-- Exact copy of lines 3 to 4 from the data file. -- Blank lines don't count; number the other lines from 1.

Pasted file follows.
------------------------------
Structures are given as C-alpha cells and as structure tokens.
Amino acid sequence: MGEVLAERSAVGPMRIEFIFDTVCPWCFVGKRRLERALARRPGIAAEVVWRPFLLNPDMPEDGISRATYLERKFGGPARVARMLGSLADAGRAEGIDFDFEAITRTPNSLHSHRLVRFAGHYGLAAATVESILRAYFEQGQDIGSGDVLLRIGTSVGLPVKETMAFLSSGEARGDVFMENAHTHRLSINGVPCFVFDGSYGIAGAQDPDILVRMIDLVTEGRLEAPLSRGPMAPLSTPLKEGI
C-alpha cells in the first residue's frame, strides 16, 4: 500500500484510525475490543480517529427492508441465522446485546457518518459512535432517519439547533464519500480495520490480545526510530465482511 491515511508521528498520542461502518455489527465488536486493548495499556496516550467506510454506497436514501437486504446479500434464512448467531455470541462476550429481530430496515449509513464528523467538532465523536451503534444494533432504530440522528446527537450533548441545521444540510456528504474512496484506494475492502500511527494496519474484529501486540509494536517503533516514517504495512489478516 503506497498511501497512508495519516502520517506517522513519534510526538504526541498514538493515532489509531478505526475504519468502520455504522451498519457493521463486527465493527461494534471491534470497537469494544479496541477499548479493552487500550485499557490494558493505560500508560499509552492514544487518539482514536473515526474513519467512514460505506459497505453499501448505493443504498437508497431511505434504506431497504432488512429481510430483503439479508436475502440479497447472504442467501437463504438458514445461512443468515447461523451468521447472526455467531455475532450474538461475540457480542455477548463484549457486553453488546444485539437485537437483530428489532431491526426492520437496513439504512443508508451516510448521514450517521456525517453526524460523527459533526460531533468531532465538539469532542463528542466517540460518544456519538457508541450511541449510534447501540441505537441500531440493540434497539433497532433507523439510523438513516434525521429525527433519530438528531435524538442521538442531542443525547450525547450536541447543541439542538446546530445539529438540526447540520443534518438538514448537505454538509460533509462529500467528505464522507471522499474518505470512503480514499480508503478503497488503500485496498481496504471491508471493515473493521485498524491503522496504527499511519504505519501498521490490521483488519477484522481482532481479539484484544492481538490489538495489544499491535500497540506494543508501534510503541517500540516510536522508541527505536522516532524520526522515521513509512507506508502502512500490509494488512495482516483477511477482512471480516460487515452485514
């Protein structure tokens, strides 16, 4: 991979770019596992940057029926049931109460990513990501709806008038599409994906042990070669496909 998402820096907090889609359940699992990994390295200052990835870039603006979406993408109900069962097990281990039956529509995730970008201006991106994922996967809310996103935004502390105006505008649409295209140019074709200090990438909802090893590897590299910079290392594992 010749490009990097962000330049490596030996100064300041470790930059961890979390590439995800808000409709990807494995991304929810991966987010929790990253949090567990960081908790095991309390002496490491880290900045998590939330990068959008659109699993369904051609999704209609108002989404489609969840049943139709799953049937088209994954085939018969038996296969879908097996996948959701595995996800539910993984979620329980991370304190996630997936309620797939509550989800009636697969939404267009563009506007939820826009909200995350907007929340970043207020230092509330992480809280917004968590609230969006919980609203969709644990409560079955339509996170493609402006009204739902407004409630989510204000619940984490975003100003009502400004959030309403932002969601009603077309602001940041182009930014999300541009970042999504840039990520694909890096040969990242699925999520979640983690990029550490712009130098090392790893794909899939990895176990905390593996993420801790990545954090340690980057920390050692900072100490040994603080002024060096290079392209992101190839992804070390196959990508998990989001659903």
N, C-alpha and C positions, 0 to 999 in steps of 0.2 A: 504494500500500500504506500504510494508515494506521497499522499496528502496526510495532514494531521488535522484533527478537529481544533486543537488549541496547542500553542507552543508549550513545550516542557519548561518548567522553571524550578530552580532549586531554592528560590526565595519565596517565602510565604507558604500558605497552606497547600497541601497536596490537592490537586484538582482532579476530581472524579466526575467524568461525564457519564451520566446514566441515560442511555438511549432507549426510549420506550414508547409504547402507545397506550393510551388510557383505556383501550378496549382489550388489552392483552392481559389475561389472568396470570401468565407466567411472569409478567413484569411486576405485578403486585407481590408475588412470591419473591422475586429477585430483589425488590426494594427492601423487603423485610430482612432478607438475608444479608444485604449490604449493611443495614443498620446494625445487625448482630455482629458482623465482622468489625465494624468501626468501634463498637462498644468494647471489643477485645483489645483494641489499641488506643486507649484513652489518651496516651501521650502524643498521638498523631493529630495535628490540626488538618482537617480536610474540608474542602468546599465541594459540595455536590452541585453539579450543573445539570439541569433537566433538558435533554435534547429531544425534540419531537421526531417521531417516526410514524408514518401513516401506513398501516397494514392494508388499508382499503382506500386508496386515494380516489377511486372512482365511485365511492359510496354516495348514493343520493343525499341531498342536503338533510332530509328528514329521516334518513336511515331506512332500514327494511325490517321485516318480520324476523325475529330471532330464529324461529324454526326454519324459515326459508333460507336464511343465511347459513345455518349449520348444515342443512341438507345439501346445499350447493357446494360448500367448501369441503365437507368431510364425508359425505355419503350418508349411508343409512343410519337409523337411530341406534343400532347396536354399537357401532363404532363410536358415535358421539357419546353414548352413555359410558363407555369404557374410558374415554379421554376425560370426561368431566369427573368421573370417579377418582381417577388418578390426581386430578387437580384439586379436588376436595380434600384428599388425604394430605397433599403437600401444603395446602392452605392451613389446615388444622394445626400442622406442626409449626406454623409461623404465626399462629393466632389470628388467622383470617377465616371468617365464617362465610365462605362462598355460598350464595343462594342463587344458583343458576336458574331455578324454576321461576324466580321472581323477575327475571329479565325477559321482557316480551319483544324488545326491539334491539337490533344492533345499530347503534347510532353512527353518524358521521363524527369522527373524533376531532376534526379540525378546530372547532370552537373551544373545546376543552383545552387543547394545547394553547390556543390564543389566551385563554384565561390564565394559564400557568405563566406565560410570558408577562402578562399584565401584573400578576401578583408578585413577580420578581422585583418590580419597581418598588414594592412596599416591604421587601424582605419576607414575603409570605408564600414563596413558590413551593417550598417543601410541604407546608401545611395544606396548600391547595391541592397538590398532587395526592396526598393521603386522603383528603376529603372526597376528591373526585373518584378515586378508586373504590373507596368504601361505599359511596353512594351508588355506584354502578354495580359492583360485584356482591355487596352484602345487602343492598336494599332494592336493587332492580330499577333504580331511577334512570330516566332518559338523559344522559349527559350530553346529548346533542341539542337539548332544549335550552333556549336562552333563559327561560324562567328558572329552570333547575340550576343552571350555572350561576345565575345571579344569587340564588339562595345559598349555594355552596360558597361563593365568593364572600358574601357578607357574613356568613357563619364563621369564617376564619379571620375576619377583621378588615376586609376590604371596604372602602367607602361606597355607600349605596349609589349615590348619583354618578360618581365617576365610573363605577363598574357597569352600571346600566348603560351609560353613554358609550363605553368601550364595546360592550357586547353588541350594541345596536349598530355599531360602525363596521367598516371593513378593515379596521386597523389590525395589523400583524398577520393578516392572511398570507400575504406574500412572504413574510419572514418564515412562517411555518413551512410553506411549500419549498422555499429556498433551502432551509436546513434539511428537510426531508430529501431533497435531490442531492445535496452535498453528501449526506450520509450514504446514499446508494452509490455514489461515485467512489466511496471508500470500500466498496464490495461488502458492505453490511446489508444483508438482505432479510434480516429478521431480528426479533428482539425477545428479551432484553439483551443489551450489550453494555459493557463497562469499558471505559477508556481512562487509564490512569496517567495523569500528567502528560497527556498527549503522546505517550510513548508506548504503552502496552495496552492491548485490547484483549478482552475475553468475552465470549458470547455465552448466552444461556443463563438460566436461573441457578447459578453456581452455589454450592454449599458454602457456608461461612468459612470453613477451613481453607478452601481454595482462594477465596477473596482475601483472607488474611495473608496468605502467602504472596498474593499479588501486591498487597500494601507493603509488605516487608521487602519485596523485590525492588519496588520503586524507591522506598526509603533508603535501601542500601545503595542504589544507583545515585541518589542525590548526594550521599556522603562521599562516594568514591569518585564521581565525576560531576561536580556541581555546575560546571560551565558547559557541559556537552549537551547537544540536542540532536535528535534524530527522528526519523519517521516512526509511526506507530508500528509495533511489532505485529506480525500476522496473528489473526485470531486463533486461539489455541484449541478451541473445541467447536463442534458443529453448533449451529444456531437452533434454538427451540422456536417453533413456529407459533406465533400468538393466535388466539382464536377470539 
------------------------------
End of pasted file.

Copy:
C-alpha cells in the first residue's frame, strides 16, 4: 500500500484510525475490543480517529427492508441465522446485546457518518459512535432517519439547533464519500480495520490480545526510530465482511 491515511508521528498520542461502518455489527465488536486493548495499556496516550467506510454506497436514501437486504446479500434464512448467531455470541462476550429481530430496515449509513464528523467538532465523536451503534444494533432504530440522528446527537450533548441545521444540510456528504474512496484506494475492502500511527494496519474484529501486540509494536517503533516514517504495512489478516 503506497498511501497512508495519516502520517506517522513519534510526538504526541498514538493515532489509531478505526475504519468502520455504522451498519457493521463486527465493527461494534471491534470497537469494544479496541477499548479493552487500550485499557490494558493505560500508560499509552492514544487518539482514536473515526474513519467512514460505506459497505453499501448505493443504498437508497431511505434504506431497504432488512429481510430483503439479508436475502440479497447472504442467501437463504438458514445461512443468515447461523451468521447472526455467531455475532450474538461475540457480542455477548463484549457486553453488546444485539437485537437483530428489532431491526426492520437496513439504512443508508451516510448521514450517521456525517453526524460523527459533526460531533468531532465538539469532542463528542466517540460518544456519538457508541450511541449510534447501540441505537441500531440493540434497539433497532433507523439510523438513516434525521429525527433519530438528531435524538442521538442531542443525547450525547450536541447543541439542538446546530445539529438540526447540520443534518438538514448537505454538509460533509462529500467528505464522507471522499474518505470512503480514499480508503478503497488503500485496498481496504471491508471493515473493521485498524491503522496504527499511519504505519501498521490490521483488519477484522481482532481479539484484544492481538490489538495489544499491535500497540506494543508501534510503541517500540516510536522508541527505536522516532524520526522515521513509512507506508502502512500490509494488512495482516483477511477482512471480516460487515452485514
């Protein structure tokens, strides 16, 4: 991979770019596992940057029926049931109460990513990501709806008038599409994906042990070669496909 998402820096907090889609359940699992990994390295200052990835870039603006979406993408109900069962097990281990039956529509995730970008201006991106994922996967809310996103935004502390105006505008649409295209140019074709200090990438909802090893590897590299910079290392594992 010749490009990097962000330049490596030996100064300041470790930059961890979390590439995800808000409709990807494995991304929810991966987010929790990253949090567990960081908790095991309390002496490491880290900045998590939330990068959008659109699993369904051609999704209609108002989404489609969840049943139709799953049937088209994954085939018969038996296969879908097996996948959701595995996800539910993984979620329980991370304190996630997936309620797939509550989800009636697969939404267009563009506007939820826009909200995350907007929340970043207020230092509330992480809280917004968590609230969006919980609203969709644990409560079955339509996170493609402006009204739902407004409630989510204000619940984490975003100003009502400004959030309403932002969601009603077309602001940041182009930014999300541009970042999504840039990520694909890096040969990242699925999520979640983690990029550490712009130098090392790893794909899939990895176990905390593996993420801790990545954090340690980057920390050692900072100490040994603080002024060096290079392209992101190839992804070390196959990508998990989001659903």